since none can generate more than m 2 sequences.
3. double hashing
2. quadratic prob
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These techniques guarantee that h(k , 0), h(k , 1), . , h(k , m 1) is a permutation
of 0, 1, . , m 1 for each k , but none fulllls the assumption of uniform hashing,
since none can generate more than m 2 sequences.
3. double hashing
2. quadratic prob
Open addressing
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The main problem with open addressing is the deletion of elements. We cannot simply set an element to NIL, since this could break a probe sequence for other elements in the table.
It is possible to use a special purpose marker instead
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is considered. If no free position is found in the sequence the hash table overows.
h(k , 0), h(k , 1), . , h(k , m 1)
For every key k the probe sequence
h : U cfw_0, 1, . , m 1 cfw_0, 1, . , m 1
The hash function is redened as
To perform an insertio
Each pair of keys x and y collides for exactly m r values of a, once for each possible
value of a1, a2, . , ar . Hence, out of mr +1 combinations of a0, a1, a2, . , ar , there
are exactly mr collisions of x and y , and hence the probability that x and y c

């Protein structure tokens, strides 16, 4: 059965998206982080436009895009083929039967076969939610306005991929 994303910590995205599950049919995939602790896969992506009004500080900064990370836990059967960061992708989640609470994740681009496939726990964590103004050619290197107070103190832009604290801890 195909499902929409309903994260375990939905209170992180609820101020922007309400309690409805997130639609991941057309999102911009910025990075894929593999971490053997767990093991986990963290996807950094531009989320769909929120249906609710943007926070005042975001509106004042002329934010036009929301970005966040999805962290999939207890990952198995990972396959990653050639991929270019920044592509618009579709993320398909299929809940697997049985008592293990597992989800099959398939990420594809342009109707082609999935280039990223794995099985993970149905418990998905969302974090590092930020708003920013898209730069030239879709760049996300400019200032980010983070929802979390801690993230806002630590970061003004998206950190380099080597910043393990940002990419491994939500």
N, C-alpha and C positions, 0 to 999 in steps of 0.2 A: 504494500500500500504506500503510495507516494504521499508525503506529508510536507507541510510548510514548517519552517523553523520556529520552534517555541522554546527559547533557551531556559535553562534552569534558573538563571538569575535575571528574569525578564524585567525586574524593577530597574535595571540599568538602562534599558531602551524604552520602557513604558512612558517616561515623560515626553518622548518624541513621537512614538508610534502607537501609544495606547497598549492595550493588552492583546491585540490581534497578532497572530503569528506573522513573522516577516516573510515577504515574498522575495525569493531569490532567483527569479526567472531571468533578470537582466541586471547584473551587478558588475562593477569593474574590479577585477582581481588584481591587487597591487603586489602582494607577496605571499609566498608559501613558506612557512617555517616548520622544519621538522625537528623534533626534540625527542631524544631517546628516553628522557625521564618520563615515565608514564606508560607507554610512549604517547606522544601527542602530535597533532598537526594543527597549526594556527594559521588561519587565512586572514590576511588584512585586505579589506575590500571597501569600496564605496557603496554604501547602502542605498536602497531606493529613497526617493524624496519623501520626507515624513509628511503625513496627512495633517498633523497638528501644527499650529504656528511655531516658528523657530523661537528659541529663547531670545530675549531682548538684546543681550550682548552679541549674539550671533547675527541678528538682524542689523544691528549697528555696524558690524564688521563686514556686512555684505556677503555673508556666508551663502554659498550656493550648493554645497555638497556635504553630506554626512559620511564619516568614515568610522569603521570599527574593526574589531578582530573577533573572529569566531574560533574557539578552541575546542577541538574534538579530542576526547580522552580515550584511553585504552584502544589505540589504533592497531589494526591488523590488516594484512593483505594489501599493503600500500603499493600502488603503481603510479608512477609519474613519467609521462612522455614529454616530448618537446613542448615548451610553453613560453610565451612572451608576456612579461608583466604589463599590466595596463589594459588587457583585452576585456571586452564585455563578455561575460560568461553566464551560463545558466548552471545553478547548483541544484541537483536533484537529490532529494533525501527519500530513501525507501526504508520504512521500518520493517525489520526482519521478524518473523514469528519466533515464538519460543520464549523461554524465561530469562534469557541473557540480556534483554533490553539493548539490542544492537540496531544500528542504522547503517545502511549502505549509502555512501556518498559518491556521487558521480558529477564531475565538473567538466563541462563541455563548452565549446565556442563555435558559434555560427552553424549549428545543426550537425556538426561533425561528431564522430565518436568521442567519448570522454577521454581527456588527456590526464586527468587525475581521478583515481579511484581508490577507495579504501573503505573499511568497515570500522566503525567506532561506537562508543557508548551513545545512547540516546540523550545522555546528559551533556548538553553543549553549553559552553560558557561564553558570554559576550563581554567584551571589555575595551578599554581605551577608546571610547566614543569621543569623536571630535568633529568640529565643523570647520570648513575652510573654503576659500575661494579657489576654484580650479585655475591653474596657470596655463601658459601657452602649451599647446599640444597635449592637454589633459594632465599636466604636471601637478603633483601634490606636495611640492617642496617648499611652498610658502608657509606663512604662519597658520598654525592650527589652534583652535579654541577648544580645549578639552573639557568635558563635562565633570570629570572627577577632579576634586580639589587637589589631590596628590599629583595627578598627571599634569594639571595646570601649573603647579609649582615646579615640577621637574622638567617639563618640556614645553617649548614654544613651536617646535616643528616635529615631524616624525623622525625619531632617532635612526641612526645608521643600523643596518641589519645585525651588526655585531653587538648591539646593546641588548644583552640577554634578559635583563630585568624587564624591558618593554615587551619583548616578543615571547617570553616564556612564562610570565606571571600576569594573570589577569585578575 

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i =1
ai y i
mod m .
ai x i
mod m .
mod m = 0
i =0
r
ai (xi yi )
mod m =
a0(x0 y0)
i =0
r
ai x i
r
a0
i =1
(ai xi ) (x0 y0)1
r
mod m .
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Note that m is prime and (x0 y0) is non-zero, hence it has a (unique) multiplicative
inverse modulo m. Multipl
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Mehlhorn et al showed that you can also use a simple doubling technique in conjunction with static perfect hashing, such that you can construct a dynamic hash
table that support insertion, deletion and lookup time in expected, amortized time
O (1
Probe sequences
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Double hashing is one of the best open addressing methods, because the permutations produced have many characteristics of randomly chosen permutations. It uses a hash function of the form mod m for i = 0, 1, . , m - 1 ,
h(k , i) = (h1(